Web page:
If you’re the type of person who skips past the international section in the newspaper because it just isn’t relevant to you, maybe you should have a look at Latitude News.
The fledgling operation, which was launched in November, doesn’t look particularly different from any news site on the Web at first glance. The intriguing philosophy that underlies it, however, says a lot about how the Internet has crafted a global village.
Latitude News’ focus is mainly on international events, but it approaches them with an eye toward the U.S. audience. A piece on the recovering business climate in Poland is framed in terms of the reverse diaspora it has sparked among Poles in the U.S., who are now returning home in droves. It was one of the few outlets to report on Brazilian aerospace company Embraer’s entry into the U.S. market for what has historically been an American stronghold: corporate jets.
These kinds of stories might have run in any U.S. newspaper, but Latitude news founder Maria Balinska wants them to be a staple of a new service that takes a novel look at international events.
“There are lots of people in the U.S. for whom it’s not a stretch to go to the BBC or The Guardian,” she said in an interview. “What’s missing is a bridge between their experiences and what those outlets are reporting on.”
In other words, one of the reasons most Americans care so little about overseas news is that they see no relevance to their own lives. The mission of Latitude News is to find those threads and draw them out so that Americans can understand how international events affect them. “People are put off by things that seem very far away,” she said. “Our view is that if there isn’t a local angle, we shouldn’t do it.”
The idea for Latitude News sprang from Balinska’s multi-cultural childhood and peripatetic career as a journalist working in Europe. She had lived in five countries and attended 10 schools by the age of 18. As a journalist working on the European continent and for the BBC she became fascinated with the international stories that captured the attention of British readers. “People were very interested in individual storytelling and in comparisons,” she said. “They wanted to understand what they could learn from the French health system or what mountains of garbage in Germany meant to them.” She explains some of the research and thinking that led to Latitude News here.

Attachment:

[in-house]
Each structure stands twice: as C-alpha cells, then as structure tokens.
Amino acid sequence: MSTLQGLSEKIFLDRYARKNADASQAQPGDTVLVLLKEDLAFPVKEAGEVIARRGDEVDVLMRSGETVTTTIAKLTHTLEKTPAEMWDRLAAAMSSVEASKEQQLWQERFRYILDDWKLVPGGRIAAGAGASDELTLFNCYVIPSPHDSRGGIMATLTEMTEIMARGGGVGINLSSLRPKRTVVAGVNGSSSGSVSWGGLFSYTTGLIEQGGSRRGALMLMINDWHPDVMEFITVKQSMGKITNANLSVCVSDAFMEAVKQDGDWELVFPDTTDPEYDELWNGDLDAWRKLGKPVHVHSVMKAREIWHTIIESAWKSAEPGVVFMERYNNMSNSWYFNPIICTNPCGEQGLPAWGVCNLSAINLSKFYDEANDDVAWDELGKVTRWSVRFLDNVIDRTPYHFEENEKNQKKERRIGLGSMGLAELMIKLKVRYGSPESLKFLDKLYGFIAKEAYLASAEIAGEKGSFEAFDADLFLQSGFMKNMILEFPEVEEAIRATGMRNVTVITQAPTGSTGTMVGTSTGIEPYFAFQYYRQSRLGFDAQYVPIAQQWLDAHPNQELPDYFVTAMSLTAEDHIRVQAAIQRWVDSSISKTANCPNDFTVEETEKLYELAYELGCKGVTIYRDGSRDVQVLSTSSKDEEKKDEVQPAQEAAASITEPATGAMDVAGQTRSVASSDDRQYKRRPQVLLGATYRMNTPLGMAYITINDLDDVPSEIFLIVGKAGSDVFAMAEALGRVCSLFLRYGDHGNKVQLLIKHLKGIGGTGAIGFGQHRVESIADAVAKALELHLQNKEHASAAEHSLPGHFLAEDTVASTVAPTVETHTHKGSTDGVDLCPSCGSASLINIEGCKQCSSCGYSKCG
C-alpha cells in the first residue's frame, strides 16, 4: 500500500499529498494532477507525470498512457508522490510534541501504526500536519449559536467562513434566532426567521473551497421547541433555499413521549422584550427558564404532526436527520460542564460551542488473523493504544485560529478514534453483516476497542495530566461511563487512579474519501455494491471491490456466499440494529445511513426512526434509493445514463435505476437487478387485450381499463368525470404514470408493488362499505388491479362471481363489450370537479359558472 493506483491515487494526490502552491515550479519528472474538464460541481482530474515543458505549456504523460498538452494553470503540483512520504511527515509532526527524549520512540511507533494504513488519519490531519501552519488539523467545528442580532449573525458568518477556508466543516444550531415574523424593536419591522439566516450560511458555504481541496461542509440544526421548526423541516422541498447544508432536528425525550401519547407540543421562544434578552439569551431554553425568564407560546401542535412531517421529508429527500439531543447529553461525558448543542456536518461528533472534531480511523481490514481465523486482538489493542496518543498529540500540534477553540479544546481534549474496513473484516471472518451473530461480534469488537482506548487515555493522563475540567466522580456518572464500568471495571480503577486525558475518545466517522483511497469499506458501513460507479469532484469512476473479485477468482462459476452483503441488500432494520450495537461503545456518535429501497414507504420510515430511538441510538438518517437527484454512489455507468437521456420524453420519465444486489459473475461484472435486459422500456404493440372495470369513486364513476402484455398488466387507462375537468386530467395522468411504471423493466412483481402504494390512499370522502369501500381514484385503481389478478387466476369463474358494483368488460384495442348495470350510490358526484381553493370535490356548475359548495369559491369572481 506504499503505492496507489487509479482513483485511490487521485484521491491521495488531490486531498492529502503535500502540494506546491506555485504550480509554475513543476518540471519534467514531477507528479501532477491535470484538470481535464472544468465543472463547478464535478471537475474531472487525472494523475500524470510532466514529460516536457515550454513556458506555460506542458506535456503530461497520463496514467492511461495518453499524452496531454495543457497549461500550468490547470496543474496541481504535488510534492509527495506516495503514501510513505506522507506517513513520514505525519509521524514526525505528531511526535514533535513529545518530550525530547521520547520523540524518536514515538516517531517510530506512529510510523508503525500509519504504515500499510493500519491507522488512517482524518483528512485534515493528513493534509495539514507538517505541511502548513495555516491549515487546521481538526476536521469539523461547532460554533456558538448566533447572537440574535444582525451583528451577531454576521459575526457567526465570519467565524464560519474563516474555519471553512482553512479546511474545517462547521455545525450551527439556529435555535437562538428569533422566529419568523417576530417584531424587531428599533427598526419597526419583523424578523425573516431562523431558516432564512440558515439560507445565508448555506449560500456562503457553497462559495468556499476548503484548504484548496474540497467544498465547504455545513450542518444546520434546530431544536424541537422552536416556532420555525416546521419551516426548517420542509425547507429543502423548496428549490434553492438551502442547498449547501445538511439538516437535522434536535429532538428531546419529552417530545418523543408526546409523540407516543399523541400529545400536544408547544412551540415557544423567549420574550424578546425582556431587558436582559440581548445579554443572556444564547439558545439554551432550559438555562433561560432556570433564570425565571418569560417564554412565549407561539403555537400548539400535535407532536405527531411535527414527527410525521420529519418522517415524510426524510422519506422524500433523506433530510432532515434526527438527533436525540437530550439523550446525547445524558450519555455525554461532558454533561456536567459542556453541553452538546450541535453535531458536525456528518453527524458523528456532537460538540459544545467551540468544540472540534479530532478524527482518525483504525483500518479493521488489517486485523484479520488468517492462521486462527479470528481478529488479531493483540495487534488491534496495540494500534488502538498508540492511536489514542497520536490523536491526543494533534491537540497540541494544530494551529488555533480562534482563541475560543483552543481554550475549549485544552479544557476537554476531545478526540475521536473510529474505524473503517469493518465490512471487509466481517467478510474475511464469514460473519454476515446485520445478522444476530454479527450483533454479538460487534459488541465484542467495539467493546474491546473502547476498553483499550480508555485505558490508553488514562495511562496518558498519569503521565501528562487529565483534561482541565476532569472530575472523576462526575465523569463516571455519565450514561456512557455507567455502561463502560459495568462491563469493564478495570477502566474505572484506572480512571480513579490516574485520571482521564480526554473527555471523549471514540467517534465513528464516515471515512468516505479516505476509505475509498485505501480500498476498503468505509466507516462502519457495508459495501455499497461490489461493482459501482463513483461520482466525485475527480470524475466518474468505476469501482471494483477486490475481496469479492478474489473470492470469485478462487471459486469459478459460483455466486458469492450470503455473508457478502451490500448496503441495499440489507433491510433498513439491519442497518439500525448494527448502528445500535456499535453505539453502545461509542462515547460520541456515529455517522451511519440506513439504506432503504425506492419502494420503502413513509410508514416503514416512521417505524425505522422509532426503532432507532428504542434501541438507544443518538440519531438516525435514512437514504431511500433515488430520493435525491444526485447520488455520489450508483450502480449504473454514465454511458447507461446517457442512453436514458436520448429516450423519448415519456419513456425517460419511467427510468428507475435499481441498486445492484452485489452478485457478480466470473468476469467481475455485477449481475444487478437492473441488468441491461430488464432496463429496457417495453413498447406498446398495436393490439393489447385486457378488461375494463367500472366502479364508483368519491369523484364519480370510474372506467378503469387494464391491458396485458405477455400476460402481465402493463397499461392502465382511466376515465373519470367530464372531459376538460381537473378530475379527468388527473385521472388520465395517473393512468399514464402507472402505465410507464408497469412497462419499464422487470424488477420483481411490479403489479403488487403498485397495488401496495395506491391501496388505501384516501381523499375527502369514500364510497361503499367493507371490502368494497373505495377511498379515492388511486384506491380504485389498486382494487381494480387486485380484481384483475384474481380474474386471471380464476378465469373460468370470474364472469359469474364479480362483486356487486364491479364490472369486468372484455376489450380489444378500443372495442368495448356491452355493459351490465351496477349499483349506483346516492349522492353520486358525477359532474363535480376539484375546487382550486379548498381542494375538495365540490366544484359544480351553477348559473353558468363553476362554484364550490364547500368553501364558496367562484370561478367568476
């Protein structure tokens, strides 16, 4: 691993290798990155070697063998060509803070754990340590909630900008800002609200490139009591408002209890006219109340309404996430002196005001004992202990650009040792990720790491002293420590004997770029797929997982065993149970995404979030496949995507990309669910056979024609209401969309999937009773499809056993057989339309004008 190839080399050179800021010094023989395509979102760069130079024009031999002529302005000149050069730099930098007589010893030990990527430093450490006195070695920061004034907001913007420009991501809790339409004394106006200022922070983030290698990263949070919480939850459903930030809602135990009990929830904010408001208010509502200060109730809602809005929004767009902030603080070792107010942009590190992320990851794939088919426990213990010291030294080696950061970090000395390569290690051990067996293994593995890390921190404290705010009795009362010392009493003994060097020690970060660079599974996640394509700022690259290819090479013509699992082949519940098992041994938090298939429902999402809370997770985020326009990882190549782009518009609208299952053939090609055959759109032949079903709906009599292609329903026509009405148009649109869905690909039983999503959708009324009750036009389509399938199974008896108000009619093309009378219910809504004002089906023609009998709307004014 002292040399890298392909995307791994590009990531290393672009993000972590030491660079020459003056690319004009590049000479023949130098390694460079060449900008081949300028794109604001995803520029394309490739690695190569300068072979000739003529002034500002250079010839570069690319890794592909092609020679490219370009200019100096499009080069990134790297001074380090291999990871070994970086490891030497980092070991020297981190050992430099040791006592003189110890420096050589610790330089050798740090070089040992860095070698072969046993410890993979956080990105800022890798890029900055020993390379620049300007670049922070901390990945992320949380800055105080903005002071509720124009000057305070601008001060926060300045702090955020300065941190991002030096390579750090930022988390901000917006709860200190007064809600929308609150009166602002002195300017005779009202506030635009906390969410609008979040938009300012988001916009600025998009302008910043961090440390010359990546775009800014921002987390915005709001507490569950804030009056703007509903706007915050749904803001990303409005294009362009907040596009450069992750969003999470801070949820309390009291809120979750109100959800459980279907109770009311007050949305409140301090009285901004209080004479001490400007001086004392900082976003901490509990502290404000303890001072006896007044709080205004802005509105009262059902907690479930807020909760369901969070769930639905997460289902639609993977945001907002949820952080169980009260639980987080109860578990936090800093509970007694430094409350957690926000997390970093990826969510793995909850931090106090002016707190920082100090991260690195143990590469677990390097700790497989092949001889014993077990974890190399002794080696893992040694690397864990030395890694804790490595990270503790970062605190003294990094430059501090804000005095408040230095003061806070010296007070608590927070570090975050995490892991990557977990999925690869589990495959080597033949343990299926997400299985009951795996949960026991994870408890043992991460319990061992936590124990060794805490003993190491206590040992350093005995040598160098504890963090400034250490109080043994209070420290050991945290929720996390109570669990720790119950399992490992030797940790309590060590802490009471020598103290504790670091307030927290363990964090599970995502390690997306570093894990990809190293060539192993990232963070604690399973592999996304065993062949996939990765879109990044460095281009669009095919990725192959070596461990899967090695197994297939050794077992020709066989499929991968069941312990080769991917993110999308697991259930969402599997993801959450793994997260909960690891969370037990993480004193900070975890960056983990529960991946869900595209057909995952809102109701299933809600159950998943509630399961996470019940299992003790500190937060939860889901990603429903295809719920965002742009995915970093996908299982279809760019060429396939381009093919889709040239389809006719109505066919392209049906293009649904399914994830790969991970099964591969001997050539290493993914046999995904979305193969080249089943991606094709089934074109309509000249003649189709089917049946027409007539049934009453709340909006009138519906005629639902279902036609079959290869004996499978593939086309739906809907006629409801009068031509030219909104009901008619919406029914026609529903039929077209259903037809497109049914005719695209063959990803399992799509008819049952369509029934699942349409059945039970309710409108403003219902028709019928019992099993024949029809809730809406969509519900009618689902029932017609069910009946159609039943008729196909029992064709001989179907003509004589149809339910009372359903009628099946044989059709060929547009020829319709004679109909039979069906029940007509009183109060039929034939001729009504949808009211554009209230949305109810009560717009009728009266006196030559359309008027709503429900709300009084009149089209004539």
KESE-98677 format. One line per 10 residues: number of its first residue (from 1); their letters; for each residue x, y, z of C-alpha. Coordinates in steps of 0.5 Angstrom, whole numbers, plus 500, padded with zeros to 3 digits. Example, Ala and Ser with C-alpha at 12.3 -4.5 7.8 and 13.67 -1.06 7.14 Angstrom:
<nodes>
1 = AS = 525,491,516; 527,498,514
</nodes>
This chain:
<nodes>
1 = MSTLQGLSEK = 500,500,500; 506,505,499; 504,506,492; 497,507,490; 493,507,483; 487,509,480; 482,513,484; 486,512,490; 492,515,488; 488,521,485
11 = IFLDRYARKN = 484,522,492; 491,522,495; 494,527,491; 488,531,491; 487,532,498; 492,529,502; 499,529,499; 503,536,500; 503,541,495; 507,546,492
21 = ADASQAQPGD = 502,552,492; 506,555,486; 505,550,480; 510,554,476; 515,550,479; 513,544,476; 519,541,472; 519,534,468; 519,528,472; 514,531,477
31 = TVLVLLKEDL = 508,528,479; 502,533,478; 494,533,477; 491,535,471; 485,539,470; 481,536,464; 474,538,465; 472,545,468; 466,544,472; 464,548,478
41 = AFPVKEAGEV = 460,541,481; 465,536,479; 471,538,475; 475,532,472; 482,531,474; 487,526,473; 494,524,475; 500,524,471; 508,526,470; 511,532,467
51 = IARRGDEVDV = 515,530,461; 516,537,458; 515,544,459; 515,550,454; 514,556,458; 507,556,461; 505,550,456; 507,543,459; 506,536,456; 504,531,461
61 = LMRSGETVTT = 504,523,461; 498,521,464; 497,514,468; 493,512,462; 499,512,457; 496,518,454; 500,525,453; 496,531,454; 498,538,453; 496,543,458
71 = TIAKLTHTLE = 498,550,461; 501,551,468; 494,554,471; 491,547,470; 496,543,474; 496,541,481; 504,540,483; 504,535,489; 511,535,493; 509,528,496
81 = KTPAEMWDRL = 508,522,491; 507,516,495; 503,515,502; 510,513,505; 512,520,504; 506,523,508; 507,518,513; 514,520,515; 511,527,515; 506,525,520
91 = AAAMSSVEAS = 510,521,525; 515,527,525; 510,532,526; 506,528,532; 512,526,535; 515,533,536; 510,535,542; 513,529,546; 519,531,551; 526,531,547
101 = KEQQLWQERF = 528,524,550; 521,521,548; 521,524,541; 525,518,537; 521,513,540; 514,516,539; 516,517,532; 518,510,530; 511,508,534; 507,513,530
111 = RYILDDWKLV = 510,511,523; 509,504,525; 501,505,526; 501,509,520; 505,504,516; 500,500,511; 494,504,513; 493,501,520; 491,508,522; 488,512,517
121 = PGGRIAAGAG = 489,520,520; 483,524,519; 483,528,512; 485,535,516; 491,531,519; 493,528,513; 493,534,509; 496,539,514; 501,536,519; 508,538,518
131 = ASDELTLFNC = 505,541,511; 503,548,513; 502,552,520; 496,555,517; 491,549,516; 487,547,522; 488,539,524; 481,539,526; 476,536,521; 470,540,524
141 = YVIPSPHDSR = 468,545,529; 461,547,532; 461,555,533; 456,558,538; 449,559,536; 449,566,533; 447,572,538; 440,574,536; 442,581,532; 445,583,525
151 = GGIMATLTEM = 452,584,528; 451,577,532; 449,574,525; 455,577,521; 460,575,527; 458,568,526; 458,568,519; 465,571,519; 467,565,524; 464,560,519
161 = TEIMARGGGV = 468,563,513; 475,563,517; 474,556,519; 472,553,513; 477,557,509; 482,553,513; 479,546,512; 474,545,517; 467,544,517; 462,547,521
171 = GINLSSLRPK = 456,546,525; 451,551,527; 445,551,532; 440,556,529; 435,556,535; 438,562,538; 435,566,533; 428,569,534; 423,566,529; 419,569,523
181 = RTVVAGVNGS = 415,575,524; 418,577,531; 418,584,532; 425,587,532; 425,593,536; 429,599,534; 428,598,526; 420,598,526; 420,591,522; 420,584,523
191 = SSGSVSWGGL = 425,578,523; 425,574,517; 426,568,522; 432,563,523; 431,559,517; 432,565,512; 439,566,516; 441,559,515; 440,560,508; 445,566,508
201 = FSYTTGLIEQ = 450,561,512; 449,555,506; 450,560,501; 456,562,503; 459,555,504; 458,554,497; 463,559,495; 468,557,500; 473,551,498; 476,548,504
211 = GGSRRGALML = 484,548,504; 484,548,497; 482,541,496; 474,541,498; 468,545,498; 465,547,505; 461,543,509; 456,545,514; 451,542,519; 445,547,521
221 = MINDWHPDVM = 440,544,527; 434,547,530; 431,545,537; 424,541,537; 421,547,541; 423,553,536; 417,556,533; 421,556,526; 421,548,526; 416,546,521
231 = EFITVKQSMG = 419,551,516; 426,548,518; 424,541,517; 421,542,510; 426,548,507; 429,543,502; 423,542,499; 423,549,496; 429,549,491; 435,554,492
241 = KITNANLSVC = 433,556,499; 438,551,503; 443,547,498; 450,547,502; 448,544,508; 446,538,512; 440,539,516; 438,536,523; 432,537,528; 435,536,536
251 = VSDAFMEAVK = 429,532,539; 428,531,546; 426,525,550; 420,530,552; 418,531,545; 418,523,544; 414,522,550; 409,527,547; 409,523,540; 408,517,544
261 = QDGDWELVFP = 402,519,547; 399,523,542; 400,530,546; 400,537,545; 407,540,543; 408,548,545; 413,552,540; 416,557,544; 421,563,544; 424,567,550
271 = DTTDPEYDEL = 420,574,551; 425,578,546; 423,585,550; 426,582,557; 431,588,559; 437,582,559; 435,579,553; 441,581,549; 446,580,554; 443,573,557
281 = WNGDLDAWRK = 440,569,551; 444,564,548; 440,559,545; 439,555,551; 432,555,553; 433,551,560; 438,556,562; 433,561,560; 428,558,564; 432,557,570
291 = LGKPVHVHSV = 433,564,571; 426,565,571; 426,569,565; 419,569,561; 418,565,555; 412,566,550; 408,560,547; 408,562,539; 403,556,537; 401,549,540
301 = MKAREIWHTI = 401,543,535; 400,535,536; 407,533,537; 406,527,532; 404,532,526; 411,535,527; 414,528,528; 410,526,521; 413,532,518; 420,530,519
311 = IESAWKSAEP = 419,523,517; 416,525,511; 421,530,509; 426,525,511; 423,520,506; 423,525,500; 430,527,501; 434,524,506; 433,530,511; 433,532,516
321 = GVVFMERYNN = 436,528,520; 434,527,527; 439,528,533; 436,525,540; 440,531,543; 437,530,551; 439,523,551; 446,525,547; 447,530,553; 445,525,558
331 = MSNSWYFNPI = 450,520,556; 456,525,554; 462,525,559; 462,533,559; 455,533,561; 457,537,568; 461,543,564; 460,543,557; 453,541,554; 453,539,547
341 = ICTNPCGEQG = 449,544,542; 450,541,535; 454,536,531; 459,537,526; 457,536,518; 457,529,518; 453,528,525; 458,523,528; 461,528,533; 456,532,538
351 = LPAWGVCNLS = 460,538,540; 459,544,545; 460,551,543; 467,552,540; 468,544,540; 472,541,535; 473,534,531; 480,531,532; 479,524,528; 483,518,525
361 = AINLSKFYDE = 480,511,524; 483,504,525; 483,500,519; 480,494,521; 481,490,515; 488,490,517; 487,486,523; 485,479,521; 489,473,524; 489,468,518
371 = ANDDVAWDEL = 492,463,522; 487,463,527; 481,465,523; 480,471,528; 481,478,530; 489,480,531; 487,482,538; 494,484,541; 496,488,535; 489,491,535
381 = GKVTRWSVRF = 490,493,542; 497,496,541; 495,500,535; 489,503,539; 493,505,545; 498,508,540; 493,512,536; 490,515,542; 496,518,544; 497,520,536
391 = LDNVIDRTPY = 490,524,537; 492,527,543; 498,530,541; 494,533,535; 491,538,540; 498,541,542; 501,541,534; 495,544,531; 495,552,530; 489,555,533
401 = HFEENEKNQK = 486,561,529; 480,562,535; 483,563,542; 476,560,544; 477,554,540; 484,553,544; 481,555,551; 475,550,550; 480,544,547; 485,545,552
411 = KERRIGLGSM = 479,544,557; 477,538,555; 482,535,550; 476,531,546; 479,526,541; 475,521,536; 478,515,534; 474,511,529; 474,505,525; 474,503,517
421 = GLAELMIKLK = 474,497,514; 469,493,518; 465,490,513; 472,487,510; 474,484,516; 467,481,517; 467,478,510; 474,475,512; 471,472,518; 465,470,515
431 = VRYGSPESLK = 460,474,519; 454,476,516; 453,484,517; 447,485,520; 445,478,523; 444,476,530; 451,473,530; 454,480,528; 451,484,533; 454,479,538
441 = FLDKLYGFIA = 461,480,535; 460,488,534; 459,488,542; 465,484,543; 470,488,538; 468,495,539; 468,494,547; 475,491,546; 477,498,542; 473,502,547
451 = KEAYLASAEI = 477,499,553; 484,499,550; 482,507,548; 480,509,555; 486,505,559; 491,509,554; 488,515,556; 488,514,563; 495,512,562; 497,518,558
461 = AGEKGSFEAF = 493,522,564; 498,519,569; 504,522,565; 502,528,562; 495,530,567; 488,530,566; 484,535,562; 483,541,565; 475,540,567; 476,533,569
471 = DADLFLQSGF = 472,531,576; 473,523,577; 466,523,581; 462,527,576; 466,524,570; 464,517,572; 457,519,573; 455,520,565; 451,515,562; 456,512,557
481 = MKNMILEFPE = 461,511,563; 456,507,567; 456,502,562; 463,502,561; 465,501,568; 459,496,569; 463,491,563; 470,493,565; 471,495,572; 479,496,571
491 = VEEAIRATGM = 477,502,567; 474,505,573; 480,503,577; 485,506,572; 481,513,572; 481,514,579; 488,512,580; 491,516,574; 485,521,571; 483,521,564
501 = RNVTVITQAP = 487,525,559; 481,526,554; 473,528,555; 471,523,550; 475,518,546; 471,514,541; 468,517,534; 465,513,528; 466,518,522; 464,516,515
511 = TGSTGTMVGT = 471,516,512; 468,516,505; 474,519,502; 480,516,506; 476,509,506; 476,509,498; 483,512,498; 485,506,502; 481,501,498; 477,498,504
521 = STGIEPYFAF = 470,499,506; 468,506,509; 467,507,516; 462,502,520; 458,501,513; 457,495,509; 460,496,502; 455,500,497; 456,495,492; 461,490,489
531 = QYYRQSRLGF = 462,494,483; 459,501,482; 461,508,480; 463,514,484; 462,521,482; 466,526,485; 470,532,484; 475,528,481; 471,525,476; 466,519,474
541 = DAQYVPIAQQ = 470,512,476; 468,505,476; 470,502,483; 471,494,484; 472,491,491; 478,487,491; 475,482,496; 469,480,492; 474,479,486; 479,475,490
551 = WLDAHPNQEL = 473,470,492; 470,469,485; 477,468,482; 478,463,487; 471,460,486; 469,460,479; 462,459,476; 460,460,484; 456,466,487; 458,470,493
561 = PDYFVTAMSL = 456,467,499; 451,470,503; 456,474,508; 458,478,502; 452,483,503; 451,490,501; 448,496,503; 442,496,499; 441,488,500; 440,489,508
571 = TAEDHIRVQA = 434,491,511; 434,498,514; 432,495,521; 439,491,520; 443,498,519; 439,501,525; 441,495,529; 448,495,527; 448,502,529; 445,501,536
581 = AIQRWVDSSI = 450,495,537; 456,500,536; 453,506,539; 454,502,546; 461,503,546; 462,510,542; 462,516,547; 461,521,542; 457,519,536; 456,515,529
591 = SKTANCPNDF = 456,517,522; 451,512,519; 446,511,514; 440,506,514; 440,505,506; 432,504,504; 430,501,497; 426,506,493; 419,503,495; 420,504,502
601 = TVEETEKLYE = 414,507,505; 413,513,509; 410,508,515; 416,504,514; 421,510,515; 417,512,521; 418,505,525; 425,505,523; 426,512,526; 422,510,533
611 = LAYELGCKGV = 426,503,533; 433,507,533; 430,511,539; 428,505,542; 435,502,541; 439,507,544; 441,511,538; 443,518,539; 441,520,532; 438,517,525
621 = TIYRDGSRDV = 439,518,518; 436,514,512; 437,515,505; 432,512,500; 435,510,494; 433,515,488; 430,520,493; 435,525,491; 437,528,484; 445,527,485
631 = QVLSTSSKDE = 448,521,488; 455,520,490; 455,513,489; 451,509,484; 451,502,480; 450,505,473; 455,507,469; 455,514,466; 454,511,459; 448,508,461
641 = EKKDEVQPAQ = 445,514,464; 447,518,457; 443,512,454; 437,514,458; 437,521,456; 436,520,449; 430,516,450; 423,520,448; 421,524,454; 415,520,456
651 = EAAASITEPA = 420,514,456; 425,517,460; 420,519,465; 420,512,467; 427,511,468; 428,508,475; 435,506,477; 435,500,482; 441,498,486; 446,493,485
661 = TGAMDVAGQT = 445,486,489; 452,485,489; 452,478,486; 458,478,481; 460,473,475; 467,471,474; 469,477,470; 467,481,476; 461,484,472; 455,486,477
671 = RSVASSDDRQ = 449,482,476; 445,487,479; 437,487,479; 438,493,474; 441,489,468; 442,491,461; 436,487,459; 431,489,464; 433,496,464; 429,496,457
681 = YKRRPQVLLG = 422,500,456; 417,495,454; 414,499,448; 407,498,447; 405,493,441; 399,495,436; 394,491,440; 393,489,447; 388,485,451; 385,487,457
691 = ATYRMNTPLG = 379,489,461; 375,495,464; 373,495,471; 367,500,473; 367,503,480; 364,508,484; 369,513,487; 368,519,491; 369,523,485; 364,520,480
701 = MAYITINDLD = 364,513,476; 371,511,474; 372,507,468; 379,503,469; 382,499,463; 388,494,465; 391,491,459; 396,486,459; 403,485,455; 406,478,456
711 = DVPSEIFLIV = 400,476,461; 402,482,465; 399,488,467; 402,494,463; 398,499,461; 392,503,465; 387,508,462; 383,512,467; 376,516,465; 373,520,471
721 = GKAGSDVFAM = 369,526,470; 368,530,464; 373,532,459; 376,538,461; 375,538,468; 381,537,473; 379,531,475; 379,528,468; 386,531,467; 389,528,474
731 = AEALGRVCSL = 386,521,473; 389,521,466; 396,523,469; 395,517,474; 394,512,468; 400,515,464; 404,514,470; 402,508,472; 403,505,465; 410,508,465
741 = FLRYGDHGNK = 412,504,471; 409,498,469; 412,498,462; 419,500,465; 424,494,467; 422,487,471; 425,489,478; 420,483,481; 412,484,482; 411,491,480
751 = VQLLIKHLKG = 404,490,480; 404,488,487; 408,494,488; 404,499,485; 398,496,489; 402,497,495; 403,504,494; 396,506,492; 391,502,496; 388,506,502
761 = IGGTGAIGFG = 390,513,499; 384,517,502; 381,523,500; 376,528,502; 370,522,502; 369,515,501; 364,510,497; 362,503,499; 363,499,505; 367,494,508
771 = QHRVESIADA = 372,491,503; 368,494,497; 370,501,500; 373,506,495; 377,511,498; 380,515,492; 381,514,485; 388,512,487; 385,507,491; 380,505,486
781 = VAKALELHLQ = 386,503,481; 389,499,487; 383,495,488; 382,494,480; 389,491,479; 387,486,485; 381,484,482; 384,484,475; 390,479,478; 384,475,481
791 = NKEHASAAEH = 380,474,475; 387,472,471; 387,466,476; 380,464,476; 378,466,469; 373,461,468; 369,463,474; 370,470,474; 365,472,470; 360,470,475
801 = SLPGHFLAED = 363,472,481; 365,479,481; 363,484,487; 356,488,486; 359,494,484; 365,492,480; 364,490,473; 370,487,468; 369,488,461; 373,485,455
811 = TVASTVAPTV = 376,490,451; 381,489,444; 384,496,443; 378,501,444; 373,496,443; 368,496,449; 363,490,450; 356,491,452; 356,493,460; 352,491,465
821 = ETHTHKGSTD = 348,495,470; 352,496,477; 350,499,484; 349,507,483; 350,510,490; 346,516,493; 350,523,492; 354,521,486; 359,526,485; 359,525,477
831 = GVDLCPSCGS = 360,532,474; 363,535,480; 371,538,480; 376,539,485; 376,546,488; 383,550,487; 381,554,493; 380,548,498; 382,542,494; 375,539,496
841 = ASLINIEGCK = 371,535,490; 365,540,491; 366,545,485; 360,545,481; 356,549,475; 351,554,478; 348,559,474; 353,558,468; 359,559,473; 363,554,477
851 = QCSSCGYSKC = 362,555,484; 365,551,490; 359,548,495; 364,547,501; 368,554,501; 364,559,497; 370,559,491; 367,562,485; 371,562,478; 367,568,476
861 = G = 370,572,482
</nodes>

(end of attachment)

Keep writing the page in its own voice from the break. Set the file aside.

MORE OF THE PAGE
Balinska returned to the U.S. on a Nieman Fellowship two years ago and took advantage of an International Women’s Media Foundation grant to get the venture off the ground. She’s been able to hire a small full-time staff and has some freelance dollars to spend. “We’re looking for people who have a global perspective but who can scratch the surface of American communities and find links and parallels,” she said.
Storytelling is a core feature of the service. In contrast to the often detached perspective readers see in international news coverage, Latitude News strives to find people whose experiences illustrate the local impact of faraway events.
For example, the staff is currently trying to reach victims of the Syrian diaspora who have fled to the U.S. to see if activists living here may later emerge as leaders back in Syria. A story on the Greek debt crisis is told from the perspective of three Greek citizens who are learning to cope with an economy in a tailspin.
Balinska won’t say how much funding the venture has raised or when it will become self-sustaining. The site is still rough around the edges (clicking on one of the featured stories on the home page today returned a 404 error) and working on a unique voice, but it’s yet another example of how journalists are stepping in to fill the vacuum left by traditional news organizations with innovative experiments.